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Interview question on performance tuning  RSS feed

 
Vivek Hingorani
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Ques1. If there is a code(method) inside a jar and it takes 10 seconds to do business processing, then how can we performance tune it? So there are 10 integer values which the method needs to process, and it will take 10s and 10 = 100s which is too much time and how can it be reduced to say 10secs or 20 secs.

ques2: I have a flat table which has all details of Employee object. Now I search all "Vivek" in the employee table and want to show on UI, which datastructure should I use?
 
Henry Wong
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Well... What was your initial answer? What follow up did you do for the questions? Etc.

Henry
 
Dave Tolls
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That first one is almost certainly (if it's as worded) something to see how you would go about solving a problem with very little initial data.
 
Mike Simmons
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Yes, you almost certainly need to ask more questions or suggest more strategies to find out more info on this performance problem. Some ideas:

Is there documentation for the library? Look there to see if you can find more information. Can you Google more information about it? What about a search like "FooLibraryName performance problems"? Are there other people out there who have had similar problems? What did they do to solve them? If it's proprietary code, or not widely known to the public, can you contact the people who wrote it? Do they have any ideas?

Do you have access to the source code for the library? Or, can you use something like IntelliJ to decompile the source for you?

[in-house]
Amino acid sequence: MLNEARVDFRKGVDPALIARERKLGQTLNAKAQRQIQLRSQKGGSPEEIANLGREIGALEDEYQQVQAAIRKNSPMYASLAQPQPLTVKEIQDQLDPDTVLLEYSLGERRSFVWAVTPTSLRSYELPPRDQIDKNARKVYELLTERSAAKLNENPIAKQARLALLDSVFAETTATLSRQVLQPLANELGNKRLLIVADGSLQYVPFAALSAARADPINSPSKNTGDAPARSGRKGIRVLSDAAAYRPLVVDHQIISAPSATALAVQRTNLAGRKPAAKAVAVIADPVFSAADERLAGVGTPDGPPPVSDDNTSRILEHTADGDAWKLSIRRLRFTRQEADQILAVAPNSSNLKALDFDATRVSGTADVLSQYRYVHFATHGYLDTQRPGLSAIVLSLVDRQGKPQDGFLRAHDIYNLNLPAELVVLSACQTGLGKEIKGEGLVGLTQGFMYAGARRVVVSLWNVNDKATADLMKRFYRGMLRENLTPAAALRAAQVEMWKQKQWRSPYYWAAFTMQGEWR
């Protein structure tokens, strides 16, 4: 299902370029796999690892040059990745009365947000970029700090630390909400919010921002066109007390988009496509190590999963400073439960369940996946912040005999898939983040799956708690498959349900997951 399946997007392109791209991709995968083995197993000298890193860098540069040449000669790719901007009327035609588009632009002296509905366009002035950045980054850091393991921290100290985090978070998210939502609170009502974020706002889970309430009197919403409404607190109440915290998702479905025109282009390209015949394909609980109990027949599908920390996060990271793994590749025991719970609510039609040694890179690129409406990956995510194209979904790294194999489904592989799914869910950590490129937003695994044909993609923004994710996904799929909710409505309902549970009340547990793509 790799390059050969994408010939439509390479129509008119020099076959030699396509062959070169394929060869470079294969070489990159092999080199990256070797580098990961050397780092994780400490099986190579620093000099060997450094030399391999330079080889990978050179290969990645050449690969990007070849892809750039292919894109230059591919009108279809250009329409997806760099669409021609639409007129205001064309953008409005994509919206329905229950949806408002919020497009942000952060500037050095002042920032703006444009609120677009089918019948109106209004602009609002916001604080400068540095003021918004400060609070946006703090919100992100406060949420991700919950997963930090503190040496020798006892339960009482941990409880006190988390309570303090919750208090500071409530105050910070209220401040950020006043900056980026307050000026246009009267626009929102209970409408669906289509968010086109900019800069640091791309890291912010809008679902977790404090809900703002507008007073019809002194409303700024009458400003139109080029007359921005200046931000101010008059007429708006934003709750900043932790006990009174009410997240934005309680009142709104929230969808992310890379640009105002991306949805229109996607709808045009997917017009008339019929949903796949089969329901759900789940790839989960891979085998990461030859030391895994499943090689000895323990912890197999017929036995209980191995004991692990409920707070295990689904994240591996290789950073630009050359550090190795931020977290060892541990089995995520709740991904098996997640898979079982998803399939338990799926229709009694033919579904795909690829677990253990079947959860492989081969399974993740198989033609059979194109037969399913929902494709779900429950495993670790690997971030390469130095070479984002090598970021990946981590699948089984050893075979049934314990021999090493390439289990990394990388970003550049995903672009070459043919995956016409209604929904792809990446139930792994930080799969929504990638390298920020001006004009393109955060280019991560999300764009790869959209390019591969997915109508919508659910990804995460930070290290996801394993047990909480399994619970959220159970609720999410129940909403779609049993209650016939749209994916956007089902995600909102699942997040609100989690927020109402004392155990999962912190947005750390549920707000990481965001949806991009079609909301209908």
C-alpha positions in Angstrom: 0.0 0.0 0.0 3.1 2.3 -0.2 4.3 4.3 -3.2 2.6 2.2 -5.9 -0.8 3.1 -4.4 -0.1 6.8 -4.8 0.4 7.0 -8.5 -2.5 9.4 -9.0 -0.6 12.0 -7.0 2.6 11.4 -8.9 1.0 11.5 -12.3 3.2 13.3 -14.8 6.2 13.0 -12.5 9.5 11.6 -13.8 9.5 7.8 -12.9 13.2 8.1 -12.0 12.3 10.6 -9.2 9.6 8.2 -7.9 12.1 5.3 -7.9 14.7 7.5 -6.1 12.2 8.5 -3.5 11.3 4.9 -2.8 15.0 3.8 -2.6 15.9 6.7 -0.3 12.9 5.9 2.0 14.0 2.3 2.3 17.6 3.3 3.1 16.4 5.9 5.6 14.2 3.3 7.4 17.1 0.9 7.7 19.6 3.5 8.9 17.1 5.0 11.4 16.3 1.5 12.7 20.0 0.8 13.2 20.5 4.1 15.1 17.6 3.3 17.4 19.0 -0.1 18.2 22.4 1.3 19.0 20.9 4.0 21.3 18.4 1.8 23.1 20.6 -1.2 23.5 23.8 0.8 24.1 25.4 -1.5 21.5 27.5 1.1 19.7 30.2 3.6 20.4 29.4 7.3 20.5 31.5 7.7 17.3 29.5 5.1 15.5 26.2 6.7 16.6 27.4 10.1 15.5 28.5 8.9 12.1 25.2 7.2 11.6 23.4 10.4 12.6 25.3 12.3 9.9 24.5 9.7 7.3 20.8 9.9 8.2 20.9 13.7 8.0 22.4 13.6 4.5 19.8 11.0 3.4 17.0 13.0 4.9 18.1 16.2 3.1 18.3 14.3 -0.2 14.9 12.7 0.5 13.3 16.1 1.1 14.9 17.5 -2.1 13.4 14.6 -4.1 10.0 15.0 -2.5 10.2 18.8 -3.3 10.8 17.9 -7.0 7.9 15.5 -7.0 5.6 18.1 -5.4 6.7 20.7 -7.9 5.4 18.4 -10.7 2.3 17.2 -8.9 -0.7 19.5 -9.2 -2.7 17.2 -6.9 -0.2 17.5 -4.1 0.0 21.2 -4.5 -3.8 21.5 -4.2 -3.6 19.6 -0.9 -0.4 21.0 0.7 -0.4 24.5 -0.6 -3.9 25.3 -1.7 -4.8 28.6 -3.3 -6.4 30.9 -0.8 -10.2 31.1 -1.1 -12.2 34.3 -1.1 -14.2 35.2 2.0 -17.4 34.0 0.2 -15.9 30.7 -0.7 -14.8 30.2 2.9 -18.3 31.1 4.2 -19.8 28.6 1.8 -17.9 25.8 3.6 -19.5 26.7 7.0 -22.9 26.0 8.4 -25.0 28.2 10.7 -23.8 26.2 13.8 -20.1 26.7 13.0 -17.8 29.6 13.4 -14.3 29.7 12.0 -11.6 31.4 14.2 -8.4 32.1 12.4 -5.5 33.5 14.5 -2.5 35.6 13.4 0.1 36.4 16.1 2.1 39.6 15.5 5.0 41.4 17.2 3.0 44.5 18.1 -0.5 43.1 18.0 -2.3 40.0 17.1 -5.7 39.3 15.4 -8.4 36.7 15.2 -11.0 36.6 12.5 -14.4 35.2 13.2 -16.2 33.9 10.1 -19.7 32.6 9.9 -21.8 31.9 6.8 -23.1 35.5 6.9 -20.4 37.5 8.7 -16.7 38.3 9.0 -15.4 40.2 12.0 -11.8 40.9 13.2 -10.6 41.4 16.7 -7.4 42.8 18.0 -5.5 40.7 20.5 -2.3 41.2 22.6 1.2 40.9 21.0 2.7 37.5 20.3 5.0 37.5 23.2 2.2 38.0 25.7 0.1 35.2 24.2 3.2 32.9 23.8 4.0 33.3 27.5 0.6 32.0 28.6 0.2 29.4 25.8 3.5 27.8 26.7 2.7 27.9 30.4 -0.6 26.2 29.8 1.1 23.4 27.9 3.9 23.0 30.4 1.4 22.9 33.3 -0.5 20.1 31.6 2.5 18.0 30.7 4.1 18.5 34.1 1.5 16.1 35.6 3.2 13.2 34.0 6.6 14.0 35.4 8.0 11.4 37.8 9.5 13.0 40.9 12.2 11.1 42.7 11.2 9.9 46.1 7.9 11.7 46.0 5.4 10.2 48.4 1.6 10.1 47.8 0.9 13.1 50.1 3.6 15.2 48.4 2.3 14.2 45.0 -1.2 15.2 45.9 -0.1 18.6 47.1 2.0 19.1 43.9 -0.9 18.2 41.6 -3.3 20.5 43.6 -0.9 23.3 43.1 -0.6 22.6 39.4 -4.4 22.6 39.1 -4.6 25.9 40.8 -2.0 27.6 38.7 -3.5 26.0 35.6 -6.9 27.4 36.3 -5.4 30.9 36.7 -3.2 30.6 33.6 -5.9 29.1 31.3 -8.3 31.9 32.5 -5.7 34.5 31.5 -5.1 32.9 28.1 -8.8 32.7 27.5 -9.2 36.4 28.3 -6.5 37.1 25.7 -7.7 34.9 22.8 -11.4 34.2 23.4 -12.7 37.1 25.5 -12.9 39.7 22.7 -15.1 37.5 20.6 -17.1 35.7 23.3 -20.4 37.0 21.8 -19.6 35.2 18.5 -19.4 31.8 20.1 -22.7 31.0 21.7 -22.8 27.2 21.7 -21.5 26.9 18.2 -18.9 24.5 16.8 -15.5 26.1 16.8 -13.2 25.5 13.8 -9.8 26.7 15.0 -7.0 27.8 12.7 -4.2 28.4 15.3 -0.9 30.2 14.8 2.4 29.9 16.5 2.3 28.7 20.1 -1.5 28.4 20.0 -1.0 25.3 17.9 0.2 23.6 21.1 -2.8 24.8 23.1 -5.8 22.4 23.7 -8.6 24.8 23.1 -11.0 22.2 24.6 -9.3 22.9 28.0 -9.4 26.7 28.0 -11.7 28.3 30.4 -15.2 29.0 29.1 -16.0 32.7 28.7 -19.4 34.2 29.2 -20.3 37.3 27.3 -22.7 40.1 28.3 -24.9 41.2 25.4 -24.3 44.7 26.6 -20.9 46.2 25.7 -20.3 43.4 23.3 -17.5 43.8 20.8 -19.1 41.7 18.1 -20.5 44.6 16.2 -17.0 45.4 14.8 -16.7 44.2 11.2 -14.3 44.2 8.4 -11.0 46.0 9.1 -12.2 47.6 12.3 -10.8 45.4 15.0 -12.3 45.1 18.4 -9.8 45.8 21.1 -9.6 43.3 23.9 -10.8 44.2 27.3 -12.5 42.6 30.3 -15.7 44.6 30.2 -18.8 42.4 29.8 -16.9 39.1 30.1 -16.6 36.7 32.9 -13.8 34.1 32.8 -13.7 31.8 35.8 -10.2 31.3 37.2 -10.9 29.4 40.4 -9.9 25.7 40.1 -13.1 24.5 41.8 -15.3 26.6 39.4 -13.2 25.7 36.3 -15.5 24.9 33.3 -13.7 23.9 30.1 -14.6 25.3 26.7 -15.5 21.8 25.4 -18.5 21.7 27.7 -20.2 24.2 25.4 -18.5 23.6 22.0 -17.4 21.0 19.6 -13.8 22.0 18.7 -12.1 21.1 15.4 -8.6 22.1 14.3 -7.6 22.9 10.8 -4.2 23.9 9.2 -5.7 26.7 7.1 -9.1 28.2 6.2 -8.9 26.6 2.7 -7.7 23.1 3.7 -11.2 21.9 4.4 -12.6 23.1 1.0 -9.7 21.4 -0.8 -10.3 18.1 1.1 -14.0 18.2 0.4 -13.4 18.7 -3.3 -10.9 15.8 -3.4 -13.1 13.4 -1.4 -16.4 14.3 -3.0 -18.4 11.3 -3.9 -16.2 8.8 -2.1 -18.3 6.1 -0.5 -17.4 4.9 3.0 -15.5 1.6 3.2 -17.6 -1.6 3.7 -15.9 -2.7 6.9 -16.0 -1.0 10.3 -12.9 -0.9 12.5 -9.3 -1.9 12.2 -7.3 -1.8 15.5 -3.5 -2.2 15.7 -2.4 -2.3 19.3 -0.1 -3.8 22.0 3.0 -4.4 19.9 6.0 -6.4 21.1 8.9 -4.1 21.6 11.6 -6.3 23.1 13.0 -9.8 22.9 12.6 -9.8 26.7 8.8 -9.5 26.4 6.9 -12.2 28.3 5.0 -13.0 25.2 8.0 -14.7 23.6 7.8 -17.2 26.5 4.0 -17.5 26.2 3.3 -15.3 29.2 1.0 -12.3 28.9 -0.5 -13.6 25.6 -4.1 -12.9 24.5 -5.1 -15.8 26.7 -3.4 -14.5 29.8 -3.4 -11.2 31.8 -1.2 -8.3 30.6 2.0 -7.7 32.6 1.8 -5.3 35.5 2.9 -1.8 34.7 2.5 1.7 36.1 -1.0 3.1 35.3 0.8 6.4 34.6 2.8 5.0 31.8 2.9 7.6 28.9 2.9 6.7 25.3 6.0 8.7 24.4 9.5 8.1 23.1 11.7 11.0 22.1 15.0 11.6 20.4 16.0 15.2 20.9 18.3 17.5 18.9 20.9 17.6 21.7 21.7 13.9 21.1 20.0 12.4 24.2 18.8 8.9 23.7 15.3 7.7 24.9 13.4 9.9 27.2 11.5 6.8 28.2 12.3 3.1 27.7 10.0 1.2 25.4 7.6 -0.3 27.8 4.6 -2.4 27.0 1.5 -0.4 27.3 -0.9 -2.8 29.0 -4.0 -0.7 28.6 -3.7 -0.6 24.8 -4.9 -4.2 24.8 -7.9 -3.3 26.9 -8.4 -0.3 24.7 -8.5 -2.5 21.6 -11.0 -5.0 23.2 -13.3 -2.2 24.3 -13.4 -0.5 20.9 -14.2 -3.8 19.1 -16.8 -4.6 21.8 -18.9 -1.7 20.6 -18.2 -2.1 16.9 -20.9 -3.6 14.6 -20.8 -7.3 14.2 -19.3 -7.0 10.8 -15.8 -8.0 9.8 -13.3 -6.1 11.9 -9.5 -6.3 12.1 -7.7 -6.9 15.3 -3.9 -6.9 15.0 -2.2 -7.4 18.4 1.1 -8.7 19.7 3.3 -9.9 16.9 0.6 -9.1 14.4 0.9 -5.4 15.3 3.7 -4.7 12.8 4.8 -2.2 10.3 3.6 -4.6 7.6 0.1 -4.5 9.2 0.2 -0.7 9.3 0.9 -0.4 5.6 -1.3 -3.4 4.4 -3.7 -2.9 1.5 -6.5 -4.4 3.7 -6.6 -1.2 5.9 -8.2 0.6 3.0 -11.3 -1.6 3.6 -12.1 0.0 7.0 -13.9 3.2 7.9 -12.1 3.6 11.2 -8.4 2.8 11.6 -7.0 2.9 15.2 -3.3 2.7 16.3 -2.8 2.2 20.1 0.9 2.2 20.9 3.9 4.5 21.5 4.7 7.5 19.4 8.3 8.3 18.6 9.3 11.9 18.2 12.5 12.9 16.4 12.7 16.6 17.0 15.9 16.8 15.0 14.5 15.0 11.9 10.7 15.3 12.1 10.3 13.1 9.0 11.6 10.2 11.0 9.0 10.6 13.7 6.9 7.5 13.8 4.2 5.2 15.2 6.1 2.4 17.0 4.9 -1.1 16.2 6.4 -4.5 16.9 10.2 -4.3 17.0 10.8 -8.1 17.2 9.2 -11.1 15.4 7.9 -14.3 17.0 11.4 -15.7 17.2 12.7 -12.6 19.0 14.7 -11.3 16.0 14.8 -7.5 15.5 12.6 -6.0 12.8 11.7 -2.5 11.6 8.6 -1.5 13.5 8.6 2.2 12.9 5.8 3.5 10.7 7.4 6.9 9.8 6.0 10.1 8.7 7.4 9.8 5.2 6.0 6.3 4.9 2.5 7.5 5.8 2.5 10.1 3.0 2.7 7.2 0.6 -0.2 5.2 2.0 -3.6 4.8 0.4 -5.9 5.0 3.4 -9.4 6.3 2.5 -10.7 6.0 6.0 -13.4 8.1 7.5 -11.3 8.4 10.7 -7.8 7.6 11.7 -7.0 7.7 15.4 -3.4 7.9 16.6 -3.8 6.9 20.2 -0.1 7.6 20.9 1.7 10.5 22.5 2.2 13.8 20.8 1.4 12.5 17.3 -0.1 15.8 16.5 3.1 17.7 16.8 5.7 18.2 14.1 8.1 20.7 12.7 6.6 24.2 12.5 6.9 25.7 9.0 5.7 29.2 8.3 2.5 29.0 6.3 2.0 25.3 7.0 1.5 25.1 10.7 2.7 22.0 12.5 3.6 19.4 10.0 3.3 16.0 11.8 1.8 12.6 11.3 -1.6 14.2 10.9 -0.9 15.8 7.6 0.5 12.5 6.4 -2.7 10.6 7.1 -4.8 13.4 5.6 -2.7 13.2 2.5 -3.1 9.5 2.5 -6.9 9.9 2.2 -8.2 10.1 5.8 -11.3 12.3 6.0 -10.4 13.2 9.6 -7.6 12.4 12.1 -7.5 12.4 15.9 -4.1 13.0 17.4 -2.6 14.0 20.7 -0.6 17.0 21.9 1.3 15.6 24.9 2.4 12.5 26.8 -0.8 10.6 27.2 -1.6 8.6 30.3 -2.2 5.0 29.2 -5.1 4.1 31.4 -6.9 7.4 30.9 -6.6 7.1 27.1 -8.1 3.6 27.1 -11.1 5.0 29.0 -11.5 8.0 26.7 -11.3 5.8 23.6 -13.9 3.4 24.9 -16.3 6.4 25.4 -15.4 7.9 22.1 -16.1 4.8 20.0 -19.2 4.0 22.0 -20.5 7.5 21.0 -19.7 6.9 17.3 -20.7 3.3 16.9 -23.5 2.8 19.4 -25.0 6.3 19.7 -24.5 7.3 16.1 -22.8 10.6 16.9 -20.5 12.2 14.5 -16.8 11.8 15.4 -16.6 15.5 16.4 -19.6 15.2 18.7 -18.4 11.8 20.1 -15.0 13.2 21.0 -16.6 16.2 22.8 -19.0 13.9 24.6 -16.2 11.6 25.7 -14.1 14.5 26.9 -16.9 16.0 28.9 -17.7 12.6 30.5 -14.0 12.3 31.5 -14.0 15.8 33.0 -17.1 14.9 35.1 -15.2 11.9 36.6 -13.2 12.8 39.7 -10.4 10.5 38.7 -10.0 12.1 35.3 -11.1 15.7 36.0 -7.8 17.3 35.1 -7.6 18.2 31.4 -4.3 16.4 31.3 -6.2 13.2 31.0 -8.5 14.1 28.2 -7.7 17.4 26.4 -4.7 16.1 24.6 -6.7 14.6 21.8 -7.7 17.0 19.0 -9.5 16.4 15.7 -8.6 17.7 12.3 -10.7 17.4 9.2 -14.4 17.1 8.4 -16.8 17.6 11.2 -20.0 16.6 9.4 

Look at the other methods and classes in the library. Are there other ways to get the information you need? E.g. perhaps there's some sort of "bulk" method that lets you process a collection of numbers simultaneously, rather than one at a time.

Can you use a performance profiler to get more information about which methods, exactly, are really taking up the time?

Can you reproduce the problem? On you own machine? In a relatively simple project setup, maybe with just the one outside jar file, and some test code of your own? Having an easy-to-run test setup will both help you find the problem, and verify if your solution really fixes it.

Do you need to bring in other libraries and systems to reproduce the problem? If so, consider that the problem may actually be in those other libraries or systems. Again, try a performance profiler here.

Can you identify where the bottleneck is? Is there a particular resource that is being used to its maximum? Is the CPU at 100%? Is there a lot of file IO being done, or a network connection being waited on?

Are there other configuration files the system depends on? Does changing some parameters change the performance? It could be you just need to give the program more memory, or increase the size of a thread pool. Or maybe you're accessing a database somewhere and there's a query that would perform better if you add an appropriate index to a table.

Can you solve the problem by using multiple threads to run multiple calculations simultaneously, rather than one at a time?

Are you using the latest/newest version of the library? And of Java? If not, can you upgrade?

Are there other libraries available that might solve the same problem? Are they any faster? Can you write your own? If the library is open-source, or if it's created by others at your own company, it may be possible to create an improved version of the library.

One thing you should not do: don't get stuck on any one possible explanation and solution for the problem, unless and until you have tried the solution out and verified that it solves the problem. (And even then, check carefully to be sure.) Since there are many possible diagnoses and fixes here, it's easy to waste time on something that you think will fix the problem, but it doesn't. Often, you just have to try different things until something works, and it may be unavoidable to waste some time trying things that don't work. But, try to keep an open mind, alert to the possibility that you've misunderstood the problem. If a "solution" is not working, remember that the problem may not be where you think it is.
 
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